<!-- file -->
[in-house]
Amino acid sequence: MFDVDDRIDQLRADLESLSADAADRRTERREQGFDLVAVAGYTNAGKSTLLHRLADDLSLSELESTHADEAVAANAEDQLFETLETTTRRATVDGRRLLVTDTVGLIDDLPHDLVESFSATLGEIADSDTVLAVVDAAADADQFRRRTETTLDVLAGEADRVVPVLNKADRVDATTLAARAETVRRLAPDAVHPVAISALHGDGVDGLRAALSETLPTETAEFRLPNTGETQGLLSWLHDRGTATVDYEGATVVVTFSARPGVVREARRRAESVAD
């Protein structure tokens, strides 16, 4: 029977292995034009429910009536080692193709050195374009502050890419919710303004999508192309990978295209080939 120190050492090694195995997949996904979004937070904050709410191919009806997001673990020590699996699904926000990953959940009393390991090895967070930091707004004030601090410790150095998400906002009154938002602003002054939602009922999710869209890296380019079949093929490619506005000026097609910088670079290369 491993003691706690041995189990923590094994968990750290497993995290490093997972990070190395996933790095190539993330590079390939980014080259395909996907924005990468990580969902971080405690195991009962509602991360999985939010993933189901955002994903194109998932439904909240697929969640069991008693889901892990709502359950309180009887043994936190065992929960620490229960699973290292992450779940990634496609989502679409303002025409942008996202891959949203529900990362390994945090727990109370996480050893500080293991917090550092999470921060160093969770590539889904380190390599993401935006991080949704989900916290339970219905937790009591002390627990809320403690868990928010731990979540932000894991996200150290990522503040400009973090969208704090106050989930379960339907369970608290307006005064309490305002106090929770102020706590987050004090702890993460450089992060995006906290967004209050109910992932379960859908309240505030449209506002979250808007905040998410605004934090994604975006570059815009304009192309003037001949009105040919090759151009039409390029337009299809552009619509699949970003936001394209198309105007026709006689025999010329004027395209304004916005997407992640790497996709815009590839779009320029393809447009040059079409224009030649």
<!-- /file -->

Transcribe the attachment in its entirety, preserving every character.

[in-house]
Amino acid sequence: MFDVDDRIDQLRADLESLSADAADRRTERREQGFDLVAVAGYTNAGKSTLLHRLADDLSLSELESTHADEAVAANAEDQLFETLETTTRRATVDGRRLLVTDTVGLIDDLPHDLVESFSATLGEIADSDTVLAVVDAAADADQFRRRTETTLDVLAGEADRVVPVLNKADRVDATTLAARAETVRRLAPDAVHPVAISALHGDGVDGLRAALSETLPTETAEFRLPNTGETQGLLSWLHDRGTATVDYEGATVVVTFSARPGVVREARRRAESVAD
């Protein structure tokens, strides 16, 4: 029977292995034009429910009536080692193709050195374009502050890419919710303004999508192309990978295209080939 120190050492090694195995997949996904979004937070904050709410191919009806997001673990020590699996699904926000990953959940009393390991090895967070930091707004004030601090410790150095998400906002009154938002602003002054939602009922999710869209890296380019079949093929490619506005000026097609910088670079290369 491993003691706690041995189990923590094994968990750290497993995290490093997972990070190395996933790095190539993330590079390939980014080259395909996907924005990468990580969902971080405690195991009962509602991360999985939010993933189901955002994903194109998932439904909240697929969640069991008693889901892990709502359950309180009887043994936190065992929960620490229960699973290292992450779940990634496609989502679409303002025409942008996202891959949203529900990362390994945090727990109370996480050893500080293991917090550092999470921060160093969770590539889904380190390599993401935006991080949704989900916290339970219905937790009591002390627990809320403690868990928010731990979540932000894991996200150290990522503040400009973090969208704090106050989930379960339907369970608290307006005064309490305002106090929770102020706590987050004090702890993460450089992060995006906290967004209050109910992932379960859908309240505030449209506002979250808007905040998410605004934090994604975006570059815009304009192309003037001949009105040919090759151009039409390029337009299809552009619509699949970003936001394209198309105007026709006689025999010329004027395209304004916005997407992640790497996709815009590839779009320029393809447009040059079409224009030649």